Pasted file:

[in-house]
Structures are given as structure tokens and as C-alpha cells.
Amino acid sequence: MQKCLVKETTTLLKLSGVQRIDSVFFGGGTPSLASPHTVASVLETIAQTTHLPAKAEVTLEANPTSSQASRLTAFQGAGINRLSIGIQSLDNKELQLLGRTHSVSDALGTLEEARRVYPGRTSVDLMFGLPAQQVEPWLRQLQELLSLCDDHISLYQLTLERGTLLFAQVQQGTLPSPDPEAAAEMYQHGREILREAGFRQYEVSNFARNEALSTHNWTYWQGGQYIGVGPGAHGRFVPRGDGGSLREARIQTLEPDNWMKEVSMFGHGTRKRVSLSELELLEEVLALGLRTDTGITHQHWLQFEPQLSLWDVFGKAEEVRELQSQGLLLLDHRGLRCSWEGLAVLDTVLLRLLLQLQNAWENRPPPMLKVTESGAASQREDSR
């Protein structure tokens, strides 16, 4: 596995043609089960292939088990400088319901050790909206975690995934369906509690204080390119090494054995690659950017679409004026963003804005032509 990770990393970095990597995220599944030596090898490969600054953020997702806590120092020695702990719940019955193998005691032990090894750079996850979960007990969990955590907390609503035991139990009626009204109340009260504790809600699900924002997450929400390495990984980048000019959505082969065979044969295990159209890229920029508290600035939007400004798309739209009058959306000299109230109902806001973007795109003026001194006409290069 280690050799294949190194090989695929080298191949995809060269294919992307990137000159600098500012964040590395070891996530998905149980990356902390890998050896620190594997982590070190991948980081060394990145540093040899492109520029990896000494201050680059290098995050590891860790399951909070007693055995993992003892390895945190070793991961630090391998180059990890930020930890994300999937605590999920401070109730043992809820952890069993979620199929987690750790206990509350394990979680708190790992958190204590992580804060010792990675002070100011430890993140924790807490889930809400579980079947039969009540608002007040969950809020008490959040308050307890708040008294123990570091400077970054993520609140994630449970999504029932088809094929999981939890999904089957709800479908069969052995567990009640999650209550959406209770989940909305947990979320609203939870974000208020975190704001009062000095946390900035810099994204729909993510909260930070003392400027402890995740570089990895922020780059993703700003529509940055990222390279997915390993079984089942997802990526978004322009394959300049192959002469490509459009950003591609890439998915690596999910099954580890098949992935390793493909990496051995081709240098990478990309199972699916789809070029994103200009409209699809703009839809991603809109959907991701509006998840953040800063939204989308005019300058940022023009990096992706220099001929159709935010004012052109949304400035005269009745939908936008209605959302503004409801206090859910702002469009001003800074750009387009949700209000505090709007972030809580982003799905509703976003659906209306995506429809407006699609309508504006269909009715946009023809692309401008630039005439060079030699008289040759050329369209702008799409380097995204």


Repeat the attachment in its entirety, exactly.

[in-house]
Structures are given as structure tokens and as C-alpha cells.
Amino acid sequence: MQKCLVKETTTLLKLSGVQRIDSVFFGGGTPSLASPHTVASVLETIAQTTHLPAKAEVTLEANPTSSQASRLTAFQGAGINRLSIGIQSLDNKELQLLGRTHSVSDALGTLEEARRVYPGRTSVDLMFGLPAQQVEPWLRQLQELLSLCDDHISLYQLTLERGTLLFAQVQQGTLPSPDPEAAAEMYQHGREILREAGFRQYEVSNFARNEALSTHNWTYWQGGQYIGVGPGAHGRFVPRGDGGSLREARIQTLEPDNWMKEVSMFGHGTRKRVSLSELELLEEVLALGLRTDTGITHQHWLQFEPQLSLWDVFGKAEEVRELQSQGLLLLDHRGLRCSWEGLAVLDTVLLRLLLQLQNAWENRPPPMLKVTESGAASQREDSR
């Protein structure tokens, strides 16, 4: 596995043609089960292939088990400088319901050790909206975690995934369906509690204080390119090494054995690659950017679409004026963003804005032509 990770990393970095990597995220599944030596090898490969600054953020997702806590120092020695702990719940019955193998005691032990090894750079996850979960007990969990955590907390609503035991139990009626009204109340009260504790809600699900924002997450929400390495990984980048000019959505082969065979044969295990159209890229920029508290600035939007400004798309739209009058959306000299109230109902806001973007795109003026001194006409290069 280690050799294949190194090989695929080298191949995809060269294919992307990137000159600098500012964040590395070891996530998905149980990356902390890998050896620190594997982590070190991948980081060394990145540093040899492109520029990896000494201050680059290098995050590891860790399951909070007693055995993992003892390895945190070793991961630090391998180059990890930020930890994300999937605590999920401070109730043992809820952890069993979620199929987690750790206990509350394990979680708190790992958190204590992580804060010792990675002070100011430890993140924790807490889930809400579980079947039969009540608002007040969950809020008490959040308050307890708040008294123990570091400077970054993520609140994630449970999504029932088809094929999981939890999904089957709800479908069969052995567990009640999650209550959406209770989940909305947990979320609203939870974000208020975190704001009062000095946390900035810099994204729909993510909260930070003392400027402890995740570089990895922020780059993703700003529509940055990222390279997915390993079984089942997802990526978004322009394959300049192959002469490509459009950003591609890439998915690596999910099954580890098949992935390793493909990496051995081709240098990478990309199972699916789809070029994103200009409209699809703009839809991603809109959907991701509006998840953040800063939204989308005019300058940022023009990096992706220099001929159709935010004012052109949304400035005269009745939908936008209605959302503004409801206090859910702002469009001003800074750009387009949700209000505090709007972030809580982003799905509703976003659906209306995506429809407006699609309508504006269909009715946009023809692309401008630039005439060079030699008289040759050329369209702008799409380097995204």